There are, of course, still problems here. Service is lax. The foreigner is often looked upon as a visiting rich man from whom more money is to be extracted. The attitude towards the customer in shops or restaurants is often indifferent. It’s a small thing, but the service culture sorely needs changing.
— You came here not knowing a word of Russian. Did you then learn the language?
— I had a teacher for six months. It was tough. I was holding meetings with bank representatives every day, including weekends, conducting long negotiations. I had to get a team together, find somewhere to live, buy a car… When it came to the lessons, I was so worn out that my teacher would quietly go and make me some coffee… I had to stop having lessons deciding that I would gradually pick the language up by using it. Obviously, if I want to carry on working in Russia, and I do, I need to learn the language.
— You mentioned that at the start things were very difficult. What problems were there?
— I had to start virtually from scratch. The perceptions in Russia of the system of Basel Standards were extremely hazy. The specialists here, of course, were reading the translation of the Swiss documents. But as for their practical implementation: they weren’t always properly understood.
At the time, the banks in Russia sometimes behaved according to the English proverb “Рenny wise, pound foolish”. In other words, they were being too conservative and hard-headed when it came to loans for small business, but they were giving out hundreds of millions to some rather risky megaprojects. Nobody was able to determine accurately the real cost of loans, of financial risks. Experts were working not according to precise, well-founded criteria, but, as the Russians say, by eye.
It occurred to me that for the system to start producing results, it needed to be joined by not just Alfa-Bank, but by as many big players as possible. So I turned to the Central Bank. I took an interpreter with me and, as they say, “turned up on their doorstep”. And – guess what?! – we met with understanding. In Russia today there are very robust processes at work for integrating the country into the global economy. As a result, we set up a working group to discuss and implement the Basel Standards in Russia. We invited the first few banks to collaborate with us.
I have to admit that sometimes we had to drag people along and convince them to come and see us. Convince them that the Basel Standards were created not to harm Russia, one of the last countries to address this issue. After all, the USA, Hong Kong, Europe had been working on the application of the Basel Standards for ten years by then. They had been successfully implemented in Brazil, China, India… What we are proposing is ultimately for the benefit of banks themselves and the country’s financial system as a whole.
Yes, implementing these recommendations does require a certain outlay. But those who say, “Why? Everything here today is quite alright” don’t understand that you can’t just think about today.
As a result, within the Association of Russian Banks, we set up an industry structure: the Committee for Risk Management. I am its founder and president. And now, 57 large Russian banks are already actively involved in the Committee’s work.
— When you came to Russia, you didn’t know anybody. What is your circle of friends and acquaintances like now?
— I have lived in different countries and get on easily with new people. And I have stayed friends with people everywhere.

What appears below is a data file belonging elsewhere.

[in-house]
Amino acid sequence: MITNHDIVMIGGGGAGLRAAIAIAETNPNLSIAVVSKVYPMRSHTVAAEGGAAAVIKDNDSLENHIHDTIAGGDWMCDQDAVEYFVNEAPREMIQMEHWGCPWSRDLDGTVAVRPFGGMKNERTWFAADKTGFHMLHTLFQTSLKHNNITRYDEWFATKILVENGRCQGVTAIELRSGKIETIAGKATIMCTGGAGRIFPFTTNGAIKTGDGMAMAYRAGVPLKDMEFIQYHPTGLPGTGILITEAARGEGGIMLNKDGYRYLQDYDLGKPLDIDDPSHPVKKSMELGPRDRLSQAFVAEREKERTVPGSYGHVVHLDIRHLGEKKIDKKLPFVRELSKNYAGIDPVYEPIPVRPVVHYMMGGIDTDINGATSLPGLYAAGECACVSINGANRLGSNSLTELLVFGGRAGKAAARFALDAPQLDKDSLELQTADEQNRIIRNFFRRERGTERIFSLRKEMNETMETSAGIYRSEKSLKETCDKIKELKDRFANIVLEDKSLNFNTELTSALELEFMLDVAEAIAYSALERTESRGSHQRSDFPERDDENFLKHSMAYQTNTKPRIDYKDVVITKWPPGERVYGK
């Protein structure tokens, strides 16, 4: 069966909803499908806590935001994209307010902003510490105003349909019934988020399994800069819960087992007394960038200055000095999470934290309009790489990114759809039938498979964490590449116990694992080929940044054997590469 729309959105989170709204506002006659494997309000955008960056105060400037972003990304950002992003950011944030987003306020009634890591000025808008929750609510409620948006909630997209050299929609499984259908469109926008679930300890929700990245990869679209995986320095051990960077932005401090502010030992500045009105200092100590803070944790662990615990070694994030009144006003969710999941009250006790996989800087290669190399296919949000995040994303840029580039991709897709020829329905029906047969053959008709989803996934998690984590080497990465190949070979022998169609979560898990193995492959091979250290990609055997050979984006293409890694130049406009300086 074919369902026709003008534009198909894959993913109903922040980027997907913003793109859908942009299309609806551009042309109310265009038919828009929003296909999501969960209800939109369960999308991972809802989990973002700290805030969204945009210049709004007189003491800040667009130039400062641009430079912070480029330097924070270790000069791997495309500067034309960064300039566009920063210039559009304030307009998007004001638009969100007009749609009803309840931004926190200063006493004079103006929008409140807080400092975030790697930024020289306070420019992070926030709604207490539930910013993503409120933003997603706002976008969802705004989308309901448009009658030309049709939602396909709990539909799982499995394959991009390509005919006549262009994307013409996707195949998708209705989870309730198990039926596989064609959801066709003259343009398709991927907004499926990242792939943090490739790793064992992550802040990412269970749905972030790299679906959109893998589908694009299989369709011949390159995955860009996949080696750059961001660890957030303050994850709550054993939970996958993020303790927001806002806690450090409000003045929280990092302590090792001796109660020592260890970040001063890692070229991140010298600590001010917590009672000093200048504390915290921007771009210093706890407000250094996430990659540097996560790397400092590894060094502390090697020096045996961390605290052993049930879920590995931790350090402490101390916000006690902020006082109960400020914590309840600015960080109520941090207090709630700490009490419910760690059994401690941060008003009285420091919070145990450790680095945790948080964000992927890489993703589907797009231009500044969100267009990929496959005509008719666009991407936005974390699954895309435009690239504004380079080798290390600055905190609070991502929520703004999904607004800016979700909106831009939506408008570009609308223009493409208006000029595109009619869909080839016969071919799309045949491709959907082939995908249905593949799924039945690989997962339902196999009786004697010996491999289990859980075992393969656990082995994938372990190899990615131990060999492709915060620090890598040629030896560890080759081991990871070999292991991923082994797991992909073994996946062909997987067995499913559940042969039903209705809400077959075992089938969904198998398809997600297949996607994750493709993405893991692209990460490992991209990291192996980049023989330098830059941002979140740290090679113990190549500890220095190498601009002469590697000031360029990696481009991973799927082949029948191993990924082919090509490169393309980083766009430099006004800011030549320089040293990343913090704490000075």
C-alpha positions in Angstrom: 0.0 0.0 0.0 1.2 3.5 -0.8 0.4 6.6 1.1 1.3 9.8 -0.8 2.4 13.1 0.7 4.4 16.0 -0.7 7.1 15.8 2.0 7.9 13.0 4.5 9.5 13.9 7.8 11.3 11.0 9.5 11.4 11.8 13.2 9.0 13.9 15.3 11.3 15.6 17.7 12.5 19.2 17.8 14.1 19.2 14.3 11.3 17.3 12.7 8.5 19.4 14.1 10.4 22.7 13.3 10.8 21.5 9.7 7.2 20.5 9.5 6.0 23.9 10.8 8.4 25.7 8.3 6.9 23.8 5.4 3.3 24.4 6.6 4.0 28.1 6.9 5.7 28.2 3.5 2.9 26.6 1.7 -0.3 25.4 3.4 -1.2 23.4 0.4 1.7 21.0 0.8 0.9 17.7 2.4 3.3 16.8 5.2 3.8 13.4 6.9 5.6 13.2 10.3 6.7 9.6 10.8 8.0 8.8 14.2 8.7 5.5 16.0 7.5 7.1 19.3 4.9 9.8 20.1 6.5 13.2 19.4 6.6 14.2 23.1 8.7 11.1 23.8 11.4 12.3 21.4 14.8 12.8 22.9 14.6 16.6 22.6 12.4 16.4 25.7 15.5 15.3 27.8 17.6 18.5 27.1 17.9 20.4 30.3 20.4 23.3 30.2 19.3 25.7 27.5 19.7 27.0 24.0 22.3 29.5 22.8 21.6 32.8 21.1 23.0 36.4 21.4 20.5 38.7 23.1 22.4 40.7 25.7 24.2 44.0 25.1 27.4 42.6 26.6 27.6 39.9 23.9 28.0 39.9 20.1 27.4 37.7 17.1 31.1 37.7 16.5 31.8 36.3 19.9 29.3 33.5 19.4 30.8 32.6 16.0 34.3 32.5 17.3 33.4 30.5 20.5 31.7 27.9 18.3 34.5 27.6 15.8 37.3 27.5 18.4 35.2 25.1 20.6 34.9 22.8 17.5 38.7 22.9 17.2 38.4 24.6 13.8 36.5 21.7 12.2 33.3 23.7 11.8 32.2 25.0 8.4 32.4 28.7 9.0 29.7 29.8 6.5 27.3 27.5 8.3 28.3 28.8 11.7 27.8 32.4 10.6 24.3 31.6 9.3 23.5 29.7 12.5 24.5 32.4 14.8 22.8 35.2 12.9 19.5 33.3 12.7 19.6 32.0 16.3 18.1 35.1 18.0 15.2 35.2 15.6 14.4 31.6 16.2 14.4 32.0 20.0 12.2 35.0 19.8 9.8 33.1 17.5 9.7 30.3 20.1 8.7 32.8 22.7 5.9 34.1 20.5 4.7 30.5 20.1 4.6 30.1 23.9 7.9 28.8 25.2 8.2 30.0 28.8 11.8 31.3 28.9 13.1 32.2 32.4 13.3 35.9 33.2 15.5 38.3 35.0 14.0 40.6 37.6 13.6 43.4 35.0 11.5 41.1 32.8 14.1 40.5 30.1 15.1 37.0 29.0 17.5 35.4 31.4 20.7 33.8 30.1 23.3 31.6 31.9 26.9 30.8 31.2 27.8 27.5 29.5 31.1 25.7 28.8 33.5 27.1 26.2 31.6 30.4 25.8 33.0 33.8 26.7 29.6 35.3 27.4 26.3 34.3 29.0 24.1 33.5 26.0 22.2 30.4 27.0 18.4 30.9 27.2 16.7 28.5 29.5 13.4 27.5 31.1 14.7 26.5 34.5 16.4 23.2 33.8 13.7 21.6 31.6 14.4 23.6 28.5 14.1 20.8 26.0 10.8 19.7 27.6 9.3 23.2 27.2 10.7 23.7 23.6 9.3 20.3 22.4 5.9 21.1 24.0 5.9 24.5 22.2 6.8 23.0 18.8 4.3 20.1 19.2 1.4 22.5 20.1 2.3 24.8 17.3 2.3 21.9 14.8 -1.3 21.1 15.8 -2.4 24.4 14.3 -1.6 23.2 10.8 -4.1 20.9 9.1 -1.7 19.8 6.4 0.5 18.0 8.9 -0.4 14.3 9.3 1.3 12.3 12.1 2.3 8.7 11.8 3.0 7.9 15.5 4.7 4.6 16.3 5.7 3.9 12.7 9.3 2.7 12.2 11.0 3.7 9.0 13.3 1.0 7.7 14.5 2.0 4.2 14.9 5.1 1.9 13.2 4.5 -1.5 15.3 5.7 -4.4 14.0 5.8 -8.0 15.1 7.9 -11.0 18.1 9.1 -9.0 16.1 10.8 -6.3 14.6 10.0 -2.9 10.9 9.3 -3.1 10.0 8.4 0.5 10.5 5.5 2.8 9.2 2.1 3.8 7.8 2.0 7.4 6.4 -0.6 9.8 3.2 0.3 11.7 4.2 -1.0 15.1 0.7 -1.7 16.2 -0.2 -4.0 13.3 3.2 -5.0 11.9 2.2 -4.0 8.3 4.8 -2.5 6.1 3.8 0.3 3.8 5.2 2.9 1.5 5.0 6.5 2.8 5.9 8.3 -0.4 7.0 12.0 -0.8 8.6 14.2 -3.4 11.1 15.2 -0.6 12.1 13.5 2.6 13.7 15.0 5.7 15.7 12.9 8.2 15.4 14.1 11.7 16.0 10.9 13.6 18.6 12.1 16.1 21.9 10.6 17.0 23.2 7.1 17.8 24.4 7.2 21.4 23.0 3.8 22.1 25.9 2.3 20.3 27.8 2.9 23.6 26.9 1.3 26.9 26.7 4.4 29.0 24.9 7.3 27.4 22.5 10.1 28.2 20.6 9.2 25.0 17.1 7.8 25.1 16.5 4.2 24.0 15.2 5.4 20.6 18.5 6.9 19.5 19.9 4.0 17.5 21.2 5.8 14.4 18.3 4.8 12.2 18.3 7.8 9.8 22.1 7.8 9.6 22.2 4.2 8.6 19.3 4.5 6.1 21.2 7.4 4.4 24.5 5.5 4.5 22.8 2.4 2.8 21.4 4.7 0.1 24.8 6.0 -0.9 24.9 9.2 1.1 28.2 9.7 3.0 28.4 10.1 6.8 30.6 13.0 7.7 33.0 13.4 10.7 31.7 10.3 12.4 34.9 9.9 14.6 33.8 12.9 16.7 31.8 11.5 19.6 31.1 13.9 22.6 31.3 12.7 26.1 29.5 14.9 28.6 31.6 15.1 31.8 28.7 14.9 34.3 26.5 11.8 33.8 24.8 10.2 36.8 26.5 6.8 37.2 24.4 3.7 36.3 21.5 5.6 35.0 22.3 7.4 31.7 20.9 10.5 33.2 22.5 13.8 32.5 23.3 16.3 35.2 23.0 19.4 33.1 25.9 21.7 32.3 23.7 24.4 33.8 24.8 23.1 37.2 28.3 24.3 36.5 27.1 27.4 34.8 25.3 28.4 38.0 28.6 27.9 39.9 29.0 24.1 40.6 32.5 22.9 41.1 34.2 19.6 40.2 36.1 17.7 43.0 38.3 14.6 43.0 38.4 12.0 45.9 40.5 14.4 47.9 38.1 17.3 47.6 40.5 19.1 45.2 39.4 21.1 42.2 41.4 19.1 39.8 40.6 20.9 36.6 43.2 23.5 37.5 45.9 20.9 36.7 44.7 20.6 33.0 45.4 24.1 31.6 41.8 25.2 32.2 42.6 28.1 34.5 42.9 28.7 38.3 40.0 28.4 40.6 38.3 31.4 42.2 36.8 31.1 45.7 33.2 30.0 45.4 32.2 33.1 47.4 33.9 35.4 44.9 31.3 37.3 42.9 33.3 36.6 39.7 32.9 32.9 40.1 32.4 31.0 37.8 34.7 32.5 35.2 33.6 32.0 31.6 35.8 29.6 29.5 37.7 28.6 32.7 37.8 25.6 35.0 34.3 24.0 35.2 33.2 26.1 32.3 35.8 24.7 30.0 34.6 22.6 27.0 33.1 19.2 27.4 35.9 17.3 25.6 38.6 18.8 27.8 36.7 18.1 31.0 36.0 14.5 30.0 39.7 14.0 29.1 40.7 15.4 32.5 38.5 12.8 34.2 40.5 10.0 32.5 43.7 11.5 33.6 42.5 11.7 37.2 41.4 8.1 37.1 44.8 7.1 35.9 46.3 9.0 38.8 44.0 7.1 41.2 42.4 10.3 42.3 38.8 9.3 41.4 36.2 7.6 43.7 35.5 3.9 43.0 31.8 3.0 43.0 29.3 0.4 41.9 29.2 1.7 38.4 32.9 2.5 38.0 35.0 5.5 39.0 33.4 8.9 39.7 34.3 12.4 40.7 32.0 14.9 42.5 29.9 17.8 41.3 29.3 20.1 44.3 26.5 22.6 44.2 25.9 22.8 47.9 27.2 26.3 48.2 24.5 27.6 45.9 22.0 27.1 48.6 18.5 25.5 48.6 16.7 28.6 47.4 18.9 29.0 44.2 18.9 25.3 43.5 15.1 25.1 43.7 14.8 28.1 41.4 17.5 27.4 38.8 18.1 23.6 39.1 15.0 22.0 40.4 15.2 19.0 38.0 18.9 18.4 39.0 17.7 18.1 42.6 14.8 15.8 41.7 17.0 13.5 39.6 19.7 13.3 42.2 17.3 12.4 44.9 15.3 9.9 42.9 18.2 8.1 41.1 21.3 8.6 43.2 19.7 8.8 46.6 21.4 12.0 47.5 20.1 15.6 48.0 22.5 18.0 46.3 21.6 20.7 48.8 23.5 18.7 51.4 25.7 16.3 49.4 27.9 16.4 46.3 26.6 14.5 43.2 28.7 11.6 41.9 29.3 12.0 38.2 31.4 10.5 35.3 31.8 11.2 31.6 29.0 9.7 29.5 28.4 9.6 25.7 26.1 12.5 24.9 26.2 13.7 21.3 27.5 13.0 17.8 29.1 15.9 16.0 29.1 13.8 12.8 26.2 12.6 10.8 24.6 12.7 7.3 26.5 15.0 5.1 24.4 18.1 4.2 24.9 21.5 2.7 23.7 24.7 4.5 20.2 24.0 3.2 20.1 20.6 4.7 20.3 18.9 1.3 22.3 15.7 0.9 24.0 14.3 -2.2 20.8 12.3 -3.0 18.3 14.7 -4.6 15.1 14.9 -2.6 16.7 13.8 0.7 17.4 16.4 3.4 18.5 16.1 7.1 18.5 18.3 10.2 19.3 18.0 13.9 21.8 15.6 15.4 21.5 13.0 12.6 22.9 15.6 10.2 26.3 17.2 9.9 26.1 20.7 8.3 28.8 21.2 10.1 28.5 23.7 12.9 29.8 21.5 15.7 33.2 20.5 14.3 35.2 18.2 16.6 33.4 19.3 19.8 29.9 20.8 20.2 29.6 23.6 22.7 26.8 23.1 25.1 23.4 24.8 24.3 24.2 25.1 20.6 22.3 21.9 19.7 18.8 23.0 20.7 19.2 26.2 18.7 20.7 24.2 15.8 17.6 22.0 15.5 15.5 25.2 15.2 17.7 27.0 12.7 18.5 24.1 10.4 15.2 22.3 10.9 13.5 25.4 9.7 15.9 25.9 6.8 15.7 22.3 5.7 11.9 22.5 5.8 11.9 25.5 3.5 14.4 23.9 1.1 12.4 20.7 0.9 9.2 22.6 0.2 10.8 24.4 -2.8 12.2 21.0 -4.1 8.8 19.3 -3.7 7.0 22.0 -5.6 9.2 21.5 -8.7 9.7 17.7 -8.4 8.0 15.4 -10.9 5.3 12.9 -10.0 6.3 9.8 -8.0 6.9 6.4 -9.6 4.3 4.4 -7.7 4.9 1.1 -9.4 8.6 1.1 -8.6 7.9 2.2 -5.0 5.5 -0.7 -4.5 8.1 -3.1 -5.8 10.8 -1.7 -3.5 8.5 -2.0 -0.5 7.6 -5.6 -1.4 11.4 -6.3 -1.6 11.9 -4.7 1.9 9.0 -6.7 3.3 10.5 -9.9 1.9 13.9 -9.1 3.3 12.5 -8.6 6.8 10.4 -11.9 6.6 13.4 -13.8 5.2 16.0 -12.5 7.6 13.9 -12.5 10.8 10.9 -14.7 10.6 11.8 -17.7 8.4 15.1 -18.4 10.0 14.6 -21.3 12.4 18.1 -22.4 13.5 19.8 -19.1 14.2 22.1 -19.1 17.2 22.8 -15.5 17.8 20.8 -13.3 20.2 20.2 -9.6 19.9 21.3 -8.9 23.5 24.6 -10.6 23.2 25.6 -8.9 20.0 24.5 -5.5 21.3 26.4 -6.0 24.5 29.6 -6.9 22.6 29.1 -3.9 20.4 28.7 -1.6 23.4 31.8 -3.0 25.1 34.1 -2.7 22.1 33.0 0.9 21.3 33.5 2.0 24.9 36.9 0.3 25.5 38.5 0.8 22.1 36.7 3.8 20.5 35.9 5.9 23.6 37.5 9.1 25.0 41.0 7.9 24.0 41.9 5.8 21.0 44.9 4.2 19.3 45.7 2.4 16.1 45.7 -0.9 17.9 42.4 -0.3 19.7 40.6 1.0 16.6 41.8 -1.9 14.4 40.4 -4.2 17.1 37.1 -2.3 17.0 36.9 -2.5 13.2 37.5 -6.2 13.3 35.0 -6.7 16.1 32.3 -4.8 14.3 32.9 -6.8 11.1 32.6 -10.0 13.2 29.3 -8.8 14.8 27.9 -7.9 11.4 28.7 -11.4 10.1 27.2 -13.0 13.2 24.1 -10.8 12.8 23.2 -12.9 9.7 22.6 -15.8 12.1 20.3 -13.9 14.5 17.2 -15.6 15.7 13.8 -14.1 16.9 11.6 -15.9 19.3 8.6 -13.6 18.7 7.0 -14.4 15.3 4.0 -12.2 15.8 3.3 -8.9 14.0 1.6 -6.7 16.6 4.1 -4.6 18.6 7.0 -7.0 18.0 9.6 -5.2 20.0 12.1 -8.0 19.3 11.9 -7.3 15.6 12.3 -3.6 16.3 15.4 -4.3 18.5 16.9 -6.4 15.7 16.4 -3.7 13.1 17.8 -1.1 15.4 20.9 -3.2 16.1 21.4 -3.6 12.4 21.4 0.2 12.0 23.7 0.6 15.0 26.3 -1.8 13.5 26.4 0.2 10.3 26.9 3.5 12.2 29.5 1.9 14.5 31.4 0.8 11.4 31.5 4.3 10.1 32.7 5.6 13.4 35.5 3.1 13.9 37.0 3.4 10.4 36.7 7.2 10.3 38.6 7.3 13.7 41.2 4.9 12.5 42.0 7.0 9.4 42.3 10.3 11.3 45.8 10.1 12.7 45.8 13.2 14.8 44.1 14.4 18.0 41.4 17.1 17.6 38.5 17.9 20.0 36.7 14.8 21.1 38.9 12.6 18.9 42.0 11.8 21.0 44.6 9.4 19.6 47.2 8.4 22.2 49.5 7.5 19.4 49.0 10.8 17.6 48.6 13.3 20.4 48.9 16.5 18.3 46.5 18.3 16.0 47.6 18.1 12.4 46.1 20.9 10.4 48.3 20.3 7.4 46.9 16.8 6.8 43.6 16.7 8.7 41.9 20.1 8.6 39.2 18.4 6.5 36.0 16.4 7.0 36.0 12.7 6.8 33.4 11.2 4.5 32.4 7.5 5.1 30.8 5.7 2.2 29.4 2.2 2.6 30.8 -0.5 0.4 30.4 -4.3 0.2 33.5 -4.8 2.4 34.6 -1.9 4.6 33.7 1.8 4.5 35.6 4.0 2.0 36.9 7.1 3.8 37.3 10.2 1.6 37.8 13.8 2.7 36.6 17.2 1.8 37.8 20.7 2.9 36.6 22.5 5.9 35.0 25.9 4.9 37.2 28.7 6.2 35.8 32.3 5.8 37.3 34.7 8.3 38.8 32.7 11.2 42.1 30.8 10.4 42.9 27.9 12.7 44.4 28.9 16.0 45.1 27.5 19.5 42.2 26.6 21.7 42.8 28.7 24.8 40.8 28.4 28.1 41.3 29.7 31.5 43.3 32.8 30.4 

I am from Zimbabwe. Foreigners, as a rule, socialize with their fellow countrymen outside work. But there aren’t very many Zimbabweans in Moscow. So, I have mates amongst the foreigners living here, but, still, most of my friends in Moscow are Russian.
One of my closest friends is Igor Korneev, the well-known former midfielder for CSKA Moscow and the USSR, who also played for Barcelona, and who is now a well-established coach for the Russian national team. We meet up often, and I know his family well.
— And how do you spend your spare time? Assuming you have any…
— I do now. I am a bachelor, I live on my own. I go to the cinema, I’ve been round pretty much all of the museums in Moscow. There are certainly things to see here! I often go to cafes and restaurants. I love good food. I cook a lot myself, by the way, and I think my cooking isn’t bad. No, honestly, that’s what my colleagues say as well: I often bring my culinary delicacies to work and treat the team.
— You live alone. Do you feel safe doing so?
— Absolutely. As far as personal safety goes, I like it here in Russia. I can happily wander around the centre of Moscow on my own of an evening, talking on my mobile. Try doing that in Johannesburg! They’d have your phone off you. And you’d be lucky if they didn’t crack you over the head. Yes, and in certain parts of London…
— I see that you are not about to leave Moscow?
— My contract with Alfa- Bank is until 2017. After that... I hope that I have built up enough of a reputation in the banking community here not to be without work…
— Imagine a foreign entrepreneur who is thinking about starting a business in Russia comes to you. What advice would you give him?
— Why imagine? I’m thinking about starting my own business here myself. Not a bank, of course. But a financial consultancy: the Russian economy is extremely attractive to foreign investors at the moment in terms of its size, its requirements, its potential, opportunities, and prospects. Very, very many investors would find something to put their efforts into here. Saying that, I think that starting a business for the foreigner in Russia is not completely straightforward. They need help. Not knowing the local set-up makes going through the whole process of registering your business and getting to grips with the tax system difficult.
My advice, then, to the foreigner considering investing in Russia, would be this: to start a business in Russia successfully, it is best to have a Russian partner.